About the 2021 PhD Thinkers topic – and working with end users of research

Each year the workshops will address a work related social topic. The 2021 topic is on the WHS of gig workers.

To kick off the first workshop PhD Thinkers discussed “Is there a Psychosocial Safety Climate for non-standard workers?” The concept of PSC works well when considering standard work arrangements. The issue of developing a corporate climate conducive to worker psychological health is a wicked problem that requires an interdisciplinary gaze.

Now spanning various industries, gig workers (13% of Australian workers) often contracted by huge profit digital platforms companies like Uber, Lyft, and Deliveroo, who have no ‘employer’ or job security, and often work in poor labour conditions with little protection, with some job control but mental health concerns have emerged.

Internationally there are 2 billion workers (61% of all workers) who are non-standard (informal).

In Australia 5 fast food drivers have been killed in recent months drawing attention to the lack of protection for gig economy workers.

During the workshops, 4 gig workers spoke to the PhD Thinkers about their real life work experiences. The stories were eye-opening. The PhD Thinkers also engaged in an interactive question and answer time with the gig workers.

As stated earlier, over the 2 days, the PhD Thinkers worked together to develop an innovative interdisciplinary research proposal to tackle the issue. Each team of PhD Thinkers presented a research proposal at the end of the 2 day workshop.

“I really liked talking to the gig workers, this was so useful to connect with the human side of the issue – a really good “why”. So often we forget there are people just like us at the other end of our research.”

 

Methods and tools to support innovative thinking

The workshop used human-centered design and systems-thinking approach to develop the foundation of real-world research proposals. Over the 2 days, Founding Director of Match Studio, Dr Jane Andrews led the group through a series of activities, tools and techniques that encourage creative and interdisciplinary thinking. The workshop provided students with the rare opportunity to be engage with others from utterly different backgrounds on important societal and work-related issue – gig workers. For instance, earth science PhDs worked with physiotherapy PhDs. Law PhDs worked with Public Health PhDs. At the end of the workshop, student groups presented back their proposals to the group.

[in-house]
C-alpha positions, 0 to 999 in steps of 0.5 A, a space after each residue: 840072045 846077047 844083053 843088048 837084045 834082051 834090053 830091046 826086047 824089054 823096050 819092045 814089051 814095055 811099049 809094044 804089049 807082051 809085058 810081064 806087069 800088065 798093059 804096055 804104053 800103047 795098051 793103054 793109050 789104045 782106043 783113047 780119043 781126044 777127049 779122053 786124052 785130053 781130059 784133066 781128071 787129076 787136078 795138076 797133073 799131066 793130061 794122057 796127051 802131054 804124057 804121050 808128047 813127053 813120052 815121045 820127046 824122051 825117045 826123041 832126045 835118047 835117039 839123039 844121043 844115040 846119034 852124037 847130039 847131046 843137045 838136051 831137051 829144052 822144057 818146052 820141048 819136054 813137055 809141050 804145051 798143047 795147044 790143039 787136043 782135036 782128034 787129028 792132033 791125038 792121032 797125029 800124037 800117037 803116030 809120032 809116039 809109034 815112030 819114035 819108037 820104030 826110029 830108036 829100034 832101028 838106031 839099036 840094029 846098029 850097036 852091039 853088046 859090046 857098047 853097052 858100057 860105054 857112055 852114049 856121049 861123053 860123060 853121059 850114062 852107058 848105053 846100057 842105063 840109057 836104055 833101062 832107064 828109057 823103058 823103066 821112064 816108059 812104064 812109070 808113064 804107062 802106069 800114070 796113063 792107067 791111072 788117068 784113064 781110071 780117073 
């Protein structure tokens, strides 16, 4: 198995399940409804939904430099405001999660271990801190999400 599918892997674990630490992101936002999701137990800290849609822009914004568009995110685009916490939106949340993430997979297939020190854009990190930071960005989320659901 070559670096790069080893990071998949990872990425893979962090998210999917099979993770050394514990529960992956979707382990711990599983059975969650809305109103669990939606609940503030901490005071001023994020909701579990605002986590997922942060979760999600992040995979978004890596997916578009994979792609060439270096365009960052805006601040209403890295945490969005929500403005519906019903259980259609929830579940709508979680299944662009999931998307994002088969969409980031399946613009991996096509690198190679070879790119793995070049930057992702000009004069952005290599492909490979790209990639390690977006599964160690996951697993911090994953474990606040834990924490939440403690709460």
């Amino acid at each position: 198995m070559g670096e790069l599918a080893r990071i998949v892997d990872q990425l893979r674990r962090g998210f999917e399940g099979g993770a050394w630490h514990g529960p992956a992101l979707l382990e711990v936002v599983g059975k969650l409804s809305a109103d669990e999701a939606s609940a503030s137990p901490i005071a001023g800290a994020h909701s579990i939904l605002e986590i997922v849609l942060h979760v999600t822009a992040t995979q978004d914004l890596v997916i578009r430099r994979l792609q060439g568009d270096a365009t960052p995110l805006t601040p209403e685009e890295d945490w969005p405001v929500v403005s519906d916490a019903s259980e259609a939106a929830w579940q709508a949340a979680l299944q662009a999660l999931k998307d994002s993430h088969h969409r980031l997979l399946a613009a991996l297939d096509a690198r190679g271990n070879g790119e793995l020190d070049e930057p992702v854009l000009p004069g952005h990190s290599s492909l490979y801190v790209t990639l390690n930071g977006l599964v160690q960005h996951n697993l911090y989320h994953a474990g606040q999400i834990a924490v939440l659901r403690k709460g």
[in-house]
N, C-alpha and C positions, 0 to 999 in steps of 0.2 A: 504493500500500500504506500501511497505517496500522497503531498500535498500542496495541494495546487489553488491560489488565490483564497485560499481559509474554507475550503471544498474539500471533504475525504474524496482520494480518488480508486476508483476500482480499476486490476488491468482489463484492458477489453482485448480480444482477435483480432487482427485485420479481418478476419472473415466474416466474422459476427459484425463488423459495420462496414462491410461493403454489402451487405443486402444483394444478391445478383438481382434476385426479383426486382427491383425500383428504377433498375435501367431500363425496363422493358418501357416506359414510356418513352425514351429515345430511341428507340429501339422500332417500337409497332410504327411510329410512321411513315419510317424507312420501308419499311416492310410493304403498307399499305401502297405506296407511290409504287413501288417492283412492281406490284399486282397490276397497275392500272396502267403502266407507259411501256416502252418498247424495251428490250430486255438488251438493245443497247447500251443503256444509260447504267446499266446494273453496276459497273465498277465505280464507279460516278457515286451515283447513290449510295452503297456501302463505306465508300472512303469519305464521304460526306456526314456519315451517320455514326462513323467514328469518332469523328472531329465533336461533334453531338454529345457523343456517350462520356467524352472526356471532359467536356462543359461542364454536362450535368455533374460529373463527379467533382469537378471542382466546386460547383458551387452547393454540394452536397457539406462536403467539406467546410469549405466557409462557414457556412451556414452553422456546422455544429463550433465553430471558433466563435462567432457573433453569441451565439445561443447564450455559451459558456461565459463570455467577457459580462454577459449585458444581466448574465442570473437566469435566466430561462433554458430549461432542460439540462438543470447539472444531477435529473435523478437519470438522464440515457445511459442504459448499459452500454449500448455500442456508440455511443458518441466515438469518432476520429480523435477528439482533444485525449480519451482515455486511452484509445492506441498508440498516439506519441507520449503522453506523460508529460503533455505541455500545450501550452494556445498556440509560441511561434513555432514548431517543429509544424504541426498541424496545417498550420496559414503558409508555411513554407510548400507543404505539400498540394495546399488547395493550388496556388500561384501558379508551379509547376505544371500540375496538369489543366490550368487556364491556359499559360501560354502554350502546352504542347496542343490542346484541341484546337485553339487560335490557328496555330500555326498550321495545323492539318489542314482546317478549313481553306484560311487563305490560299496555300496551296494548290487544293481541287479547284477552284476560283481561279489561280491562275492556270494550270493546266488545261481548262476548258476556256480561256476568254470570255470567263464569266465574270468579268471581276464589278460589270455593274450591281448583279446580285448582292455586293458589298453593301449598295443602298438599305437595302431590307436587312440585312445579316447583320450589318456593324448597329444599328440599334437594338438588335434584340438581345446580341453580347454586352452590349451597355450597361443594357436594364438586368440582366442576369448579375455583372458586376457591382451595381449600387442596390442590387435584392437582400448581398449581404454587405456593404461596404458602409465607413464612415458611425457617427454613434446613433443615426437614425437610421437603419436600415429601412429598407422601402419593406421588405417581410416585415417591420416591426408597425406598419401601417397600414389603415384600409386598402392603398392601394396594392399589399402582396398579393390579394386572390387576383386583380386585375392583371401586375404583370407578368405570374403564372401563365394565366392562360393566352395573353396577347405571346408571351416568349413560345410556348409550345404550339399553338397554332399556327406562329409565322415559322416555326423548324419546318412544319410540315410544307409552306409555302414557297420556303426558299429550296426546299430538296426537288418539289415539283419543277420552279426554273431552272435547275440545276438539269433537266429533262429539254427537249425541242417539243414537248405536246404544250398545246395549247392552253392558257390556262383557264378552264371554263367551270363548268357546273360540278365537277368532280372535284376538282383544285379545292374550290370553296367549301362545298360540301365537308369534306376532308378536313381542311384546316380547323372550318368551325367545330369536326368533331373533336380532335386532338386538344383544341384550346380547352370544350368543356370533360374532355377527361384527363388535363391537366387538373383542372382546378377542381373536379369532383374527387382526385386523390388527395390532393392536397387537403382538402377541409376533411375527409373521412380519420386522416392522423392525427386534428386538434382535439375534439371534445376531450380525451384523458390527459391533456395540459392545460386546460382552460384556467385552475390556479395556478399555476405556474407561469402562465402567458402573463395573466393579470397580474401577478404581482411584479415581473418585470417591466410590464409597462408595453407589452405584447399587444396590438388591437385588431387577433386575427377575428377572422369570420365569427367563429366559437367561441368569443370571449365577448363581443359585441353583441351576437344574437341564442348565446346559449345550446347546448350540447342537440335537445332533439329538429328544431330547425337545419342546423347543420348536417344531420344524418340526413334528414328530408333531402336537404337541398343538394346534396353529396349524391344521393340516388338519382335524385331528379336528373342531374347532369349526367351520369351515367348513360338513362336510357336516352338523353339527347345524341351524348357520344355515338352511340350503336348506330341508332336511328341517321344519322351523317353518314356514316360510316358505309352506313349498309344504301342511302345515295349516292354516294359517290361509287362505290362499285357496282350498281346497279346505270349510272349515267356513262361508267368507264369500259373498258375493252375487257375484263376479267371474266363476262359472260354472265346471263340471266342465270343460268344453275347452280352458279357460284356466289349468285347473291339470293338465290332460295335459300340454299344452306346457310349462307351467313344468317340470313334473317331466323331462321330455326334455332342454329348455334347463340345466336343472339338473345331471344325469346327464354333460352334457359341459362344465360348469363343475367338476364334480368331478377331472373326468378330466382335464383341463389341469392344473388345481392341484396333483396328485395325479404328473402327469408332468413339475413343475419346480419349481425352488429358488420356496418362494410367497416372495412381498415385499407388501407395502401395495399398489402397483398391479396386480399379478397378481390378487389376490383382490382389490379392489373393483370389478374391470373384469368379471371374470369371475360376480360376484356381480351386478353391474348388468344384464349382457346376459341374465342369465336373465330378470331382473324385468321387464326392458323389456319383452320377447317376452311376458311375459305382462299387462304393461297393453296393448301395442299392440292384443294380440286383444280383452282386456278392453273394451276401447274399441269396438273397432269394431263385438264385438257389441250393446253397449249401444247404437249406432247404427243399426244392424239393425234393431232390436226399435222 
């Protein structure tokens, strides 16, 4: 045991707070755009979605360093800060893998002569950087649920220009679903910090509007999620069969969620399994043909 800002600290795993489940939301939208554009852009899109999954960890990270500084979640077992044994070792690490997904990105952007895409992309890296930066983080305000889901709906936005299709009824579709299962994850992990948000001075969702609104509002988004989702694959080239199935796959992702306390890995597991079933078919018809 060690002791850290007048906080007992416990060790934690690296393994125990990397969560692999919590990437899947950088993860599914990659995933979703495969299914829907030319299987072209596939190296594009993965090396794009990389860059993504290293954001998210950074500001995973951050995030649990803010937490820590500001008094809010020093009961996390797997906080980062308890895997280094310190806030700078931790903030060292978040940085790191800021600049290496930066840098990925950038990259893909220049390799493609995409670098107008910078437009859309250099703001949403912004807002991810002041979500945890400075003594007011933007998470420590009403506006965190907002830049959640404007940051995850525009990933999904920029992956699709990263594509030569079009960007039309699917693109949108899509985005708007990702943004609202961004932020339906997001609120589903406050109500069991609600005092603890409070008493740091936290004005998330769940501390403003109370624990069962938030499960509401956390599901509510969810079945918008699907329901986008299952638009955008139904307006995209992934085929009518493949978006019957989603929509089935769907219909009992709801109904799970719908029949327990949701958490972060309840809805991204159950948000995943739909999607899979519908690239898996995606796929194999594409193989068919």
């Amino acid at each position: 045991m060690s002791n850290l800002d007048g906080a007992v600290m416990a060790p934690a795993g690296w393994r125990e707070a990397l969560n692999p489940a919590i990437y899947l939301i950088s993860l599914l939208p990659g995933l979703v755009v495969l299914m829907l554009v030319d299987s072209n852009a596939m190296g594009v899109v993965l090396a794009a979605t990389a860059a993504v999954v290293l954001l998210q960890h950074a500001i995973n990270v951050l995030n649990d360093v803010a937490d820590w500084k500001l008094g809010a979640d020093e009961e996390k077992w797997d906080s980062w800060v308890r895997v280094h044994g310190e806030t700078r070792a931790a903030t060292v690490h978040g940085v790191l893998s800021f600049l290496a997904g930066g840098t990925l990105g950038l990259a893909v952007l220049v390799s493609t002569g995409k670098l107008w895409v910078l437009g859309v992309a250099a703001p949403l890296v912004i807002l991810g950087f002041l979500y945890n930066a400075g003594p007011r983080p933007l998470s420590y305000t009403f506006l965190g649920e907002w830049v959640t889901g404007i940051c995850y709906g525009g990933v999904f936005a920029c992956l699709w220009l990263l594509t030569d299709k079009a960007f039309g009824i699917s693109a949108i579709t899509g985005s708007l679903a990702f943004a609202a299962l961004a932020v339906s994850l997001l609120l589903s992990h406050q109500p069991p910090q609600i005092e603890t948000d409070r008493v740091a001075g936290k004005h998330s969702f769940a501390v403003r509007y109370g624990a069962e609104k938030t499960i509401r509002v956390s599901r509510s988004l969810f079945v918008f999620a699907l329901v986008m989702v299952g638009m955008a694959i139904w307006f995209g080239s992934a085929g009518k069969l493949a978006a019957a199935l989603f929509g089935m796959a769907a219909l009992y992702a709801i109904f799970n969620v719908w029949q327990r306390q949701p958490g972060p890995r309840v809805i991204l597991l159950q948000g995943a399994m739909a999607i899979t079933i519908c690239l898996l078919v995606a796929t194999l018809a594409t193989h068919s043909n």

“Match Studio expertly guided us through the process of collaborating and visualising achievable proposals for the global gig worker issues. Their framework allowed us to find the areas that required further action and then also guided us to create a feasible project that a stakeholder could undertake. All in the space of two days…amazing. It just goes to show what a well organised program, designed to create change in global problem areas, can achieve in two days with an interdisciplinary group of intelligent women.”

 

Feedback about the program

The feedback from PhD attendees was clear – the program was a resounding success.

“I would like to say thank you for the opportunity to be a part of this workshop. It has been such a wonderful experience and one of the best experiences of my postgraduate journey. The workshop is an absolute credit to all your hard work to make it happen. The positive and supportive atmosphere created by this amazing group of women has kept me on ahigh all week. I have taken every opportunity to tell anyone that will listen about this fantastic workshop. I have also advised my supervisors to highly recommend it next year. I feel so fortunate to have been able to share two days with these superstar women.”

Feedback from all the participants can be found in the PhD Thinkers Program Report 2021_Final.

The PhD Thinkers in Residence Program team want to acknowledge the UniSA student film crew who recorded the events and also took the photos. Many thanks to Mia Fountain, Maddy Walsh, Connor Patterson and Adon Langhorn.

Photos supplied.